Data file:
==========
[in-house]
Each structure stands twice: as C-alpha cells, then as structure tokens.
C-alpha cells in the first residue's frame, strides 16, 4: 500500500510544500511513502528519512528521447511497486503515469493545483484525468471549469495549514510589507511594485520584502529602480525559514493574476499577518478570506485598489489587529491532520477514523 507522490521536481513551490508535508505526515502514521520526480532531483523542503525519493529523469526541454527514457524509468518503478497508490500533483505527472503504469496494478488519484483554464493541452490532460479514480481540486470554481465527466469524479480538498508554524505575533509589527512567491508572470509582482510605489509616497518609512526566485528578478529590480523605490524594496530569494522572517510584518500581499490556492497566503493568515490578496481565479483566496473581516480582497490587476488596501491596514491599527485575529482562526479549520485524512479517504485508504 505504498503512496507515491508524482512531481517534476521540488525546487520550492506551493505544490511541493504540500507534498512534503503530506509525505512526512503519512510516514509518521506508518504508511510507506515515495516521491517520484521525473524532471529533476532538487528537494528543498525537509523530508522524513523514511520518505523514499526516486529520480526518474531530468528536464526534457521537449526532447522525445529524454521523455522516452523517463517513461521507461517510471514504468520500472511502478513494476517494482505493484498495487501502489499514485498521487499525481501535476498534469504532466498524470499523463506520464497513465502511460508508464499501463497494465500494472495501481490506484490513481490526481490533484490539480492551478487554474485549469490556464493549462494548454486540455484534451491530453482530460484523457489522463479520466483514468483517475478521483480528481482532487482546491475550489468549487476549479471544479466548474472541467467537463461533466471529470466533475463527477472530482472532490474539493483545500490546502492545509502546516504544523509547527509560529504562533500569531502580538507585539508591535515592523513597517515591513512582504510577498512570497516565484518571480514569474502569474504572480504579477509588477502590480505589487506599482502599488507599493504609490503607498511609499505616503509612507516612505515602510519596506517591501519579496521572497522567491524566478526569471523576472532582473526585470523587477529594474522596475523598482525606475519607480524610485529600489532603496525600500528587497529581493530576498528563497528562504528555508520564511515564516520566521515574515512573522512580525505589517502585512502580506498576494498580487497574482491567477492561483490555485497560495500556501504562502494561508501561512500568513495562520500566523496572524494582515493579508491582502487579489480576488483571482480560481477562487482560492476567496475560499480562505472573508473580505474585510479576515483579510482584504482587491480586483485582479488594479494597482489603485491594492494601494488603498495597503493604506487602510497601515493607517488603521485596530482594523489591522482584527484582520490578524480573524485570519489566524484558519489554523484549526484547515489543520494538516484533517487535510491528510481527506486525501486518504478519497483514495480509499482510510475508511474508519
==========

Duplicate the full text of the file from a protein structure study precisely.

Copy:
[in-house]
Each structure stands twice: as C-alpha cells, then as structure tokens.
C-alpha cells in the first residue's frame, strides 16, 4: 500500500510544500511513502528519512528521447511497486503515469493545483484525468471549469495549514510589507511594485520584502529602480525559514493574476499577518478570506485598489489587529491532520477514523 507522490521536481513551490508535508505526515502514521520526480532531483523542503525519493529523469526541454527514457524509468518503478497508490500533483505527472503504469496494478488519484483554464493541452490532460479514480481540486470554481465527466469524479480538498508554524505575533509589527512567491508572470509582482510605489509616497518609512526566485528578478529590480523605490524594496530569494522572517510584518500581499490556492497566503493568515490578496481565479483566496473581516480582497490587476488596501491596514491599527485575529482562526479549520485524512479517504485508504 505504498503512496507515491508524482512531481517534476521540488525546487520550492506551493505544490511541493504540500507534498512534503503530506509525505512526512503519512510516514509518521506508518504508511510507506515515495516521491517520484521525473524532471529533476532538487528537494528543498525537509523530508522524513523514511520518505523514499526516486529520480526518474531530468528536464526534457521537449526532447522525445529524454521523455522516452523517463517513461521507461517510471514504468520500472511502478513494476517494482505493484498495487501502489499514485498521487499525481501535476498534469504532466498524470499523463506520464497513465502511460508508464499501463497494465500494472495501481490506484490513481490526481490533484490539480492551478487554474485549469490556464493549462494548454486540455484534451491530453482530460484523457489522463479520466483514468483517475478521483480528481482532487482546491475550489468549487476549479471544479466548474472541467467537463461533466471529470466533475463527477472530482472532490474539493483545500490546502492545509502546516504544523509547527509560529504562533500569531502580538507585539508591535515592523513597517515591513512582504510577498512570497516565484518571480514569474502569474504572480504579477509588477502590480505589487506599482502599488507599493504609490503607498511609499505616503509612507516612505515602510519596506517591501519579496521572497522567491524566478526569471523576472532582473526585470523587477529594474522596475523598482525606475519607480524610485529600489532603496525600500528587497529581493530576498528563497528562504528555508520564511515564516520566521515574515512573522512580525505589517502585512502580506498576494498580487497574482491567477492561483490555485497560495500556501504562502494561508501561512500568513495562520500566523496572524494582515493579508491582502487579489480576488483571482480560481477562487482560492476567496475560499480562505472573508473580505474585510479576515483579510482584504482587491480586483485582479488594479494597482489603485491594492494601494488603498495597503493604506487602510497601515493607517488603521485596530482594523489591522482584527484582520490578524480573524485570519489566524484558519489554523484549526484547515489543520494538516484533517487535510491528510481527506486525501486518504478519497483514495480509499482510510475508511474508519